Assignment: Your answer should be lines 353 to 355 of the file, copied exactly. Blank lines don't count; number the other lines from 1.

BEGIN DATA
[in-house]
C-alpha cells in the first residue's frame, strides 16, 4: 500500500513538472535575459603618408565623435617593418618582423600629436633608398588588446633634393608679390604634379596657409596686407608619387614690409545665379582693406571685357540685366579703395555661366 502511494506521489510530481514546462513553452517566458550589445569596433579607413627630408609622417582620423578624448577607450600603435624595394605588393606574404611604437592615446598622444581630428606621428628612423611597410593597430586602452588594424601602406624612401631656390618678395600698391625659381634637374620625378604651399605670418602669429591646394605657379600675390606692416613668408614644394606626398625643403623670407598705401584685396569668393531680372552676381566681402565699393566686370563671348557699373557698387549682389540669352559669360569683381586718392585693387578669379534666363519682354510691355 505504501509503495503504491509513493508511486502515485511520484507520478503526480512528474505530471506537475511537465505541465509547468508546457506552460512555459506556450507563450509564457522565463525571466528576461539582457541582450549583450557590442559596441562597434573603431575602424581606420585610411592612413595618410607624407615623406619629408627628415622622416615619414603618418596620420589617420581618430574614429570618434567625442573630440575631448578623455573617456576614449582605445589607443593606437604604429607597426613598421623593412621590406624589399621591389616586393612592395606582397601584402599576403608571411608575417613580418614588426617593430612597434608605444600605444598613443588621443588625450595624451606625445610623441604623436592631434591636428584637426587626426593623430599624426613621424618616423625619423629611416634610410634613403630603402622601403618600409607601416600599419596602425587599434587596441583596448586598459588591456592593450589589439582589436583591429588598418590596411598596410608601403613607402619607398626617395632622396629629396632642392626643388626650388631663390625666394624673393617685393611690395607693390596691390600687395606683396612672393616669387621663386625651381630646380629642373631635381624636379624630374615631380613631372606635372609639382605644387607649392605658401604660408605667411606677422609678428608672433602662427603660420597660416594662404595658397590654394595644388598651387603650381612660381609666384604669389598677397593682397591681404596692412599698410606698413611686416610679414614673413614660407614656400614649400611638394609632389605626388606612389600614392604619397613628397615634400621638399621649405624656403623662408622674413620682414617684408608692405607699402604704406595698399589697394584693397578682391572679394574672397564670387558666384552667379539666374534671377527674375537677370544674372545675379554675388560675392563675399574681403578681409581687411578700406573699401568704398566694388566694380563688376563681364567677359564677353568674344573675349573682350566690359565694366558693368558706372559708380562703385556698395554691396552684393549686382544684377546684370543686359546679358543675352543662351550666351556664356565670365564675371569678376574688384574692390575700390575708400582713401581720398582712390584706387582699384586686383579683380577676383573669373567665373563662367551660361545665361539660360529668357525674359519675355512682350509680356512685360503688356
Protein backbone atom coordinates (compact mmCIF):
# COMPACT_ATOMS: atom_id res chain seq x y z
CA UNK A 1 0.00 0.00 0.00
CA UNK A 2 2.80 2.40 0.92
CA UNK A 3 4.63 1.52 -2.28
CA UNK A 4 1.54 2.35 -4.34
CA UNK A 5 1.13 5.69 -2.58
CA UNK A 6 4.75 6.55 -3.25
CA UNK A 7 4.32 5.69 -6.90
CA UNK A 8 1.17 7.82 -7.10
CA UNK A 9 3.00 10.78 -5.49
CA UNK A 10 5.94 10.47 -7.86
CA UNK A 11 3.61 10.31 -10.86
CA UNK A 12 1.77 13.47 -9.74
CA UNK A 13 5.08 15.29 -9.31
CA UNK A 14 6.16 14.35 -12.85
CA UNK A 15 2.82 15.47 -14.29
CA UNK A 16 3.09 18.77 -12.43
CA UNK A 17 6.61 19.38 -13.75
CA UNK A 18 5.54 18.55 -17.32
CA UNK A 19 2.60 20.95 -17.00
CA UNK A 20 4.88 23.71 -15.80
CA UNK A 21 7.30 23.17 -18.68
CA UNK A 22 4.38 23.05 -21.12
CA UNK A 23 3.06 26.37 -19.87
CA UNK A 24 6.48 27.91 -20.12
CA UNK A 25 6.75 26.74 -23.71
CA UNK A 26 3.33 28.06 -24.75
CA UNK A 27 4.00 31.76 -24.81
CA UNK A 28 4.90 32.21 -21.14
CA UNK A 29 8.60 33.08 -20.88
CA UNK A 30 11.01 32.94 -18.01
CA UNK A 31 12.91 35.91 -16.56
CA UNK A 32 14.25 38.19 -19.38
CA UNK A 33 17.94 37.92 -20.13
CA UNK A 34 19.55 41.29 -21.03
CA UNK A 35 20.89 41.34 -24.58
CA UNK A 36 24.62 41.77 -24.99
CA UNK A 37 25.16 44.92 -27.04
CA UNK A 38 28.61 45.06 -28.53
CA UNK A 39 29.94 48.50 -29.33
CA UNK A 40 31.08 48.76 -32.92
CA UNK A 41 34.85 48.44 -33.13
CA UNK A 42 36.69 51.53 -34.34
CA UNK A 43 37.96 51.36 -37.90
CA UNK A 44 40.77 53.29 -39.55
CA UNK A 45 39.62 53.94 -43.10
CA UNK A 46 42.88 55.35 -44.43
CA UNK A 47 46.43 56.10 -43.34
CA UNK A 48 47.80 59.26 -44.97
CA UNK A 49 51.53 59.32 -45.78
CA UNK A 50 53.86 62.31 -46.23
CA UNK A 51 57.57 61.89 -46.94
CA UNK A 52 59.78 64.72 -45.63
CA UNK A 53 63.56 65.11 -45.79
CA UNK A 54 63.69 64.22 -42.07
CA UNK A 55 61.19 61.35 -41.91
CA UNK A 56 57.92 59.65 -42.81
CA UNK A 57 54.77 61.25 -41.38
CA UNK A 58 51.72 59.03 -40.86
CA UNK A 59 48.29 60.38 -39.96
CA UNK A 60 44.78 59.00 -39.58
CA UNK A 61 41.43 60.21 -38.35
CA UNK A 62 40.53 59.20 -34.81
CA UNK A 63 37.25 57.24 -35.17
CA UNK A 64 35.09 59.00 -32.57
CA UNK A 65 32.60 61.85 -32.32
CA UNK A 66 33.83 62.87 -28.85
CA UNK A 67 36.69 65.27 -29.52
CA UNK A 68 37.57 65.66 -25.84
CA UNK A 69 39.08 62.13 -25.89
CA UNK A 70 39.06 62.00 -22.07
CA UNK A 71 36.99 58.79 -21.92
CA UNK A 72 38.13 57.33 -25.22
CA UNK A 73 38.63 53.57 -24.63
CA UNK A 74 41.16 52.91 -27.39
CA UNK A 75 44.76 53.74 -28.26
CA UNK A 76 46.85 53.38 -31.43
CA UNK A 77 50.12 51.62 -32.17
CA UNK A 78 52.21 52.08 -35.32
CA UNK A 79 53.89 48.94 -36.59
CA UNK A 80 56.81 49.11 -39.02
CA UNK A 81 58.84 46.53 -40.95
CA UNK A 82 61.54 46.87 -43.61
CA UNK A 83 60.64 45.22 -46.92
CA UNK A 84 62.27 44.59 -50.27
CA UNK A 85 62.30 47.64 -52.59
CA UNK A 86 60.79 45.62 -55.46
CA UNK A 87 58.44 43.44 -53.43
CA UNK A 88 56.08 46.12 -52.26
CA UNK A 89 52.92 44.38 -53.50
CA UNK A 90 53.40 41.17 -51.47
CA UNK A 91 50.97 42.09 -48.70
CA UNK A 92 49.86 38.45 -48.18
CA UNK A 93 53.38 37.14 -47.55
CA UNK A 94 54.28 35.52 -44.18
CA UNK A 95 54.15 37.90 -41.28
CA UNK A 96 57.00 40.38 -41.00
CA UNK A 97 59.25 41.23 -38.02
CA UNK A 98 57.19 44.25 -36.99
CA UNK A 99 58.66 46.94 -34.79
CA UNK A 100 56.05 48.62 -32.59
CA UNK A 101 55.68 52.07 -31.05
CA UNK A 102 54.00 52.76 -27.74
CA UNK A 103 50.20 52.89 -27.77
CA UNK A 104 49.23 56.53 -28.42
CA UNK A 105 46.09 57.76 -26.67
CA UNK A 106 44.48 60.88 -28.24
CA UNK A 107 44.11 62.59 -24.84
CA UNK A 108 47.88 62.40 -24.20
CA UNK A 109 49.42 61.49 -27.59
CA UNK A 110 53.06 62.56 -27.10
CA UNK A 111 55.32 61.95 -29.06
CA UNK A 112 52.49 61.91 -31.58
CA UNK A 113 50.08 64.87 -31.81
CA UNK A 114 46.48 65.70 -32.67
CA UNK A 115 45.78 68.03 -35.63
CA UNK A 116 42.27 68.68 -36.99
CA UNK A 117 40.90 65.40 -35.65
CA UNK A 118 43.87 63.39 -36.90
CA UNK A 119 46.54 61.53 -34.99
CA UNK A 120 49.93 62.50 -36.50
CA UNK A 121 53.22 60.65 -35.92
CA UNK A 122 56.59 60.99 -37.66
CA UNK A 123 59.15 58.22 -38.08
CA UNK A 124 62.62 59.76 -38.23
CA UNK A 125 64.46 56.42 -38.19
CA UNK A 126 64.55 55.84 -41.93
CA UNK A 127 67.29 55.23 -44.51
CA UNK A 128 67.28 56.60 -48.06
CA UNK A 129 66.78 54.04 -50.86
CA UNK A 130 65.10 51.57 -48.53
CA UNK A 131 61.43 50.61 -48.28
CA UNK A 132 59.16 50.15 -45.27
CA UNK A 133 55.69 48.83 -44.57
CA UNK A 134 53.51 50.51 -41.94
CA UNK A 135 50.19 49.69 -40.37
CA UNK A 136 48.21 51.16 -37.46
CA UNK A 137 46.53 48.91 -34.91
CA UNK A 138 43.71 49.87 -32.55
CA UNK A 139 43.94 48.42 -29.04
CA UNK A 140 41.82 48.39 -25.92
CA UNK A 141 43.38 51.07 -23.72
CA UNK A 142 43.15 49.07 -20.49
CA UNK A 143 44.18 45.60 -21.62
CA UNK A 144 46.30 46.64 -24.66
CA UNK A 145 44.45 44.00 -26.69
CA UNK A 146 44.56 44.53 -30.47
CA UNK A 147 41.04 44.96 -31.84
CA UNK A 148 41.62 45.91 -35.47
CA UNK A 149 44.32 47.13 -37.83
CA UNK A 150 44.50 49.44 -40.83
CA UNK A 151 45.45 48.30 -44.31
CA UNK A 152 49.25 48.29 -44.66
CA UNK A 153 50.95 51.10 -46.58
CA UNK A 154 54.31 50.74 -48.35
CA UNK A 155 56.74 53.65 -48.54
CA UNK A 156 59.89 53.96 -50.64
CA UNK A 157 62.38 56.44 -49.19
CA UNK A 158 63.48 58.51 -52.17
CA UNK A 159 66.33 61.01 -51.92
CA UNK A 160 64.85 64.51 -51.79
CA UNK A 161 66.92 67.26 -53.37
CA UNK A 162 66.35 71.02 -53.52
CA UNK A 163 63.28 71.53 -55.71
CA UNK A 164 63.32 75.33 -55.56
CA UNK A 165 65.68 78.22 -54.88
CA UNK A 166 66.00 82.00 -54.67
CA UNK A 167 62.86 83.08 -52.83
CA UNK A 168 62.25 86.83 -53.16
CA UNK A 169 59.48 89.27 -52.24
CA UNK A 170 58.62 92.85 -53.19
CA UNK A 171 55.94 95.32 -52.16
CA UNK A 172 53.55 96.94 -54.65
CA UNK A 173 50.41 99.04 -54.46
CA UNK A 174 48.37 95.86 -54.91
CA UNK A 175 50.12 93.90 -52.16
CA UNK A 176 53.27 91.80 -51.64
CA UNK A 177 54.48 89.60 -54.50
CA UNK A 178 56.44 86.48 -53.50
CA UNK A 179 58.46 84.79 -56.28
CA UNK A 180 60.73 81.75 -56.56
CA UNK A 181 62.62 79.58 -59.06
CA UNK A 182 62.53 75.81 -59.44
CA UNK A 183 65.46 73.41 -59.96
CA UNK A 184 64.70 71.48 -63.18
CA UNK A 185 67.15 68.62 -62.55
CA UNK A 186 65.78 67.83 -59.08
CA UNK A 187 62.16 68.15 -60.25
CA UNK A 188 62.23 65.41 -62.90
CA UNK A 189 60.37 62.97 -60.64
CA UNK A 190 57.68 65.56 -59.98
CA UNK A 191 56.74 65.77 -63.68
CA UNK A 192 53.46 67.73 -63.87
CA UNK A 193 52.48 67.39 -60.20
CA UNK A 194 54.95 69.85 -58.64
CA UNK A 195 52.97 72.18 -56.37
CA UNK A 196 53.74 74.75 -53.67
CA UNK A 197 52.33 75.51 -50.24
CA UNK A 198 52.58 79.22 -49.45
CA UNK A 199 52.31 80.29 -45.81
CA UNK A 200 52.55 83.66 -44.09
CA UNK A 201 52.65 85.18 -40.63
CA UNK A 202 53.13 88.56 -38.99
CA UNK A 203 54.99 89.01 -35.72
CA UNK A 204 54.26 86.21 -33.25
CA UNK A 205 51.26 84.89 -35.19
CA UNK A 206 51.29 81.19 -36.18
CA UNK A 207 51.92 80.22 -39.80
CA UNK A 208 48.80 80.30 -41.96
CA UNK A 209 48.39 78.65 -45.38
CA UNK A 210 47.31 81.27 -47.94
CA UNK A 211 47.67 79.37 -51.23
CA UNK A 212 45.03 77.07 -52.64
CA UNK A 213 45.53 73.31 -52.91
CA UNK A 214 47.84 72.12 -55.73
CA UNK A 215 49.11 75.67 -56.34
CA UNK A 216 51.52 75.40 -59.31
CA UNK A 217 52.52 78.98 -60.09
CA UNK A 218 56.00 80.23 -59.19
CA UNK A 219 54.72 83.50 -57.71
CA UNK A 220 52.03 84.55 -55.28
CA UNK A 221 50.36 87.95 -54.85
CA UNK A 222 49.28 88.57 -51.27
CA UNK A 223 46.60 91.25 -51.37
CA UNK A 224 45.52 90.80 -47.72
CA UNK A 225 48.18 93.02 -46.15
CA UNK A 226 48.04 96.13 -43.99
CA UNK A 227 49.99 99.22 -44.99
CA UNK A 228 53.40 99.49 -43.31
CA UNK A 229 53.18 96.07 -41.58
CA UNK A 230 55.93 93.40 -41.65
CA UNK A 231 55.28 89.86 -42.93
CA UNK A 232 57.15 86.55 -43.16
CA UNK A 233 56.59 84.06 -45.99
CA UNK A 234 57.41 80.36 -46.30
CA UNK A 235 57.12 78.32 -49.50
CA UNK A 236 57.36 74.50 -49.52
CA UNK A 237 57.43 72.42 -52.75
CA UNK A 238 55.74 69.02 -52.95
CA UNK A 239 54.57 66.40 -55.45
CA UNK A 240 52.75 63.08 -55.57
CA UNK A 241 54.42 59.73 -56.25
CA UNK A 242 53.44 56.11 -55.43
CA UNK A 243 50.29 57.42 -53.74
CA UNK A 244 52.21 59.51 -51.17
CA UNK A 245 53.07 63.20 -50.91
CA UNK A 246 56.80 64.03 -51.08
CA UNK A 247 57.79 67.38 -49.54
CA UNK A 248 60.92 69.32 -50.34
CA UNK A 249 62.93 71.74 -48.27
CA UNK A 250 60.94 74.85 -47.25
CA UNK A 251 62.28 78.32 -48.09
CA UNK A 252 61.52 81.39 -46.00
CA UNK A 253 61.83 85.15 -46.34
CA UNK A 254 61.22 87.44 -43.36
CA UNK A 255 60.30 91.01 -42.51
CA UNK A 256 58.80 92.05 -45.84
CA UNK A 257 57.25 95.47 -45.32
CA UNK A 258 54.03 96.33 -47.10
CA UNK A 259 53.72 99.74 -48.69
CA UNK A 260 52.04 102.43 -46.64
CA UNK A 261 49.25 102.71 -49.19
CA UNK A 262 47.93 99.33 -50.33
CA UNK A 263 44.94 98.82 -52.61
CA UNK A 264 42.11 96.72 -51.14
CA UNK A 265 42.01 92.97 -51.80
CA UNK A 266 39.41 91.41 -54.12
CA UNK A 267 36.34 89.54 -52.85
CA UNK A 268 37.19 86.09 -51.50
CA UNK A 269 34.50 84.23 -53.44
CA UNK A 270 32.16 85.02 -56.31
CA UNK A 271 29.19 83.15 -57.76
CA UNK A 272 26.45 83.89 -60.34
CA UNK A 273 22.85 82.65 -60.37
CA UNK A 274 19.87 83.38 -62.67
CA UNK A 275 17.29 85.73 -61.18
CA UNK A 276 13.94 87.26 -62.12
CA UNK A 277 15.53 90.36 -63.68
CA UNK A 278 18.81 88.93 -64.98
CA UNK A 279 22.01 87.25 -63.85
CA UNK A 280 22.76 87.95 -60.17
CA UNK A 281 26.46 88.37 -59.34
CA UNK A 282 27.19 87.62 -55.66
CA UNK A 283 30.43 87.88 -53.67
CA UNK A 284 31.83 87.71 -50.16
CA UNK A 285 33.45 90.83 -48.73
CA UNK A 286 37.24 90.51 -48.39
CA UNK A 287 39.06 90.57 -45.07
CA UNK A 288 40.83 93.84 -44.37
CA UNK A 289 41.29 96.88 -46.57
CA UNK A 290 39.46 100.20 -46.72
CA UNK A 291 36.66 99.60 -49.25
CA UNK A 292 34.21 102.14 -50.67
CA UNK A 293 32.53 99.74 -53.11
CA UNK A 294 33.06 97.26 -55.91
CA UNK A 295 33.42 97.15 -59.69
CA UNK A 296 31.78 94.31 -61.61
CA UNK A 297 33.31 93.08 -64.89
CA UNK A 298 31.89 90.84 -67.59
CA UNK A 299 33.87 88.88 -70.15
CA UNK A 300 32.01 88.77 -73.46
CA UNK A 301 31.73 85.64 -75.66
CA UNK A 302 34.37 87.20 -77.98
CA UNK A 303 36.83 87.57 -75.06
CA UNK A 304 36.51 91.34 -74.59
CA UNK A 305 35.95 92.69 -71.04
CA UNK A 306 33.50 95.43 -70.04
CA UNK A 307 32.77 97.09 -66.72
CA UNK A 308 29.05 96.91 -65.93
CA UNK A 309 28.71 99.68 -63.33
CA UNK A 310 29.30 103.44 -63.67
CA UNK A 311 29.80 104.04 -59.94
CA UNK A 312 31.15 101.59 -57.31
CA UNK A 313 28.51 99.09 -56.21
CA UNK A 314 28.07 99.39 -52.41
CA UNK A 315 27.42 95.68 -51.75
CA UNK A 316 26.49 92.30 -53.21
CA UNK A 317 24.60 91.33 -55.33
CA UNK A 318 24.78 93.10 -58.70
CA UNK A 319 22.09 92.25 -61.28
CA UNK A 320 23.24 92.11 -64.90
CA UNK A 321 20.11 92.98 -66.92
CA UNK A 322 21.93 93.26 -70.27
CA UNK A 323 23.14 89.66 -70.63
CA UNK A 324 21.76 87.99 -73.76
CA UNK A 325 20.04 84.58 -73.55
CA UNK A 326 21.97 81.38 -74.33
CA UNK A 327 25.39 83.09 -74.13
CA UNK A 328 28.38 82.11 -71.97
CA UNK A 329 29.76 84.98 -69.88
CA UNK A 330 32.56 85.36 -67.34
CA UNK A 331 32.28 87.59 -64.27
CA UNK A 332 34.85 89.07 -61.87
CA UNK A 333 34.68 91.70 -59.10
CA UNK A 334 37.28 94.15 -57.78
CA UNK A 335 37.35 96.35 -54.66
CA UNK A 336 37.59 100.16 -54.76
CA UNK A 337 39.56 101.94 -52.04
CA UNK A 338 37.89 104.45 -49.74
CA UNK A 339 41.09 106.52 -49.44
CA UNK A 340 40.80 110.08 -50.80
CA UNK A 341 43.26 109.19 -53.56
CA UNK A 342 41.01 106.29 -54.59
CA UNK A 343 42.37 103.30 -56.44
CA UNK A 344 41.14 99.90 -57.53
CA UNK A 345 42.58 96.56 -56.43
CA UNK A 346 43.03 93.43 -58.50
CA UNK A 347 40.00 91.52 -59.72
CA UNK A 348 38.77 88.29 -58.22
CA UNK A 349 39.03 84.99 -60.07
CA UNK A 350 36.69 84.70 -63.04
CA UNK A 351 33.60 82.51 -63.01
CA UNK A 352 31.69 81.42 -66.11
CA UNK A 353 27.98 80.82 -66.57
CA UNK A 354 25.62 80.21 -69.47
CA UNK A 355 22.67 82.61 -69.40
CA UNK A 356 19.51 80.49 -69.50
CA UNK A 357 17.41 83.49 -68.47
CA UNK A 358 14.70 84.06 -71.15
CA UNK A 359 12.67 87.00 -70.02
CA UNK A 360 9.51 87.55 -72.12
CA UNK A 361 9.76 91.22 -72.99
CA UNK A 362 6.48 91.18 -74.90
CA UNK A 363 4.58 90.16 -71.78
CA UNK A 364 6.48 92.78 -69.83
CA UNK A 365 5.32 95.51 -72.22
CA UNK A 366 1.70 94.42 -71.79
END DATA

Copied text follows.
CA UNK A 349 39.03 84.99 -60.07
CA UNK A 350 36.69 84.70 -63.04
CA UNK A 351 33.60 82.51 -63.01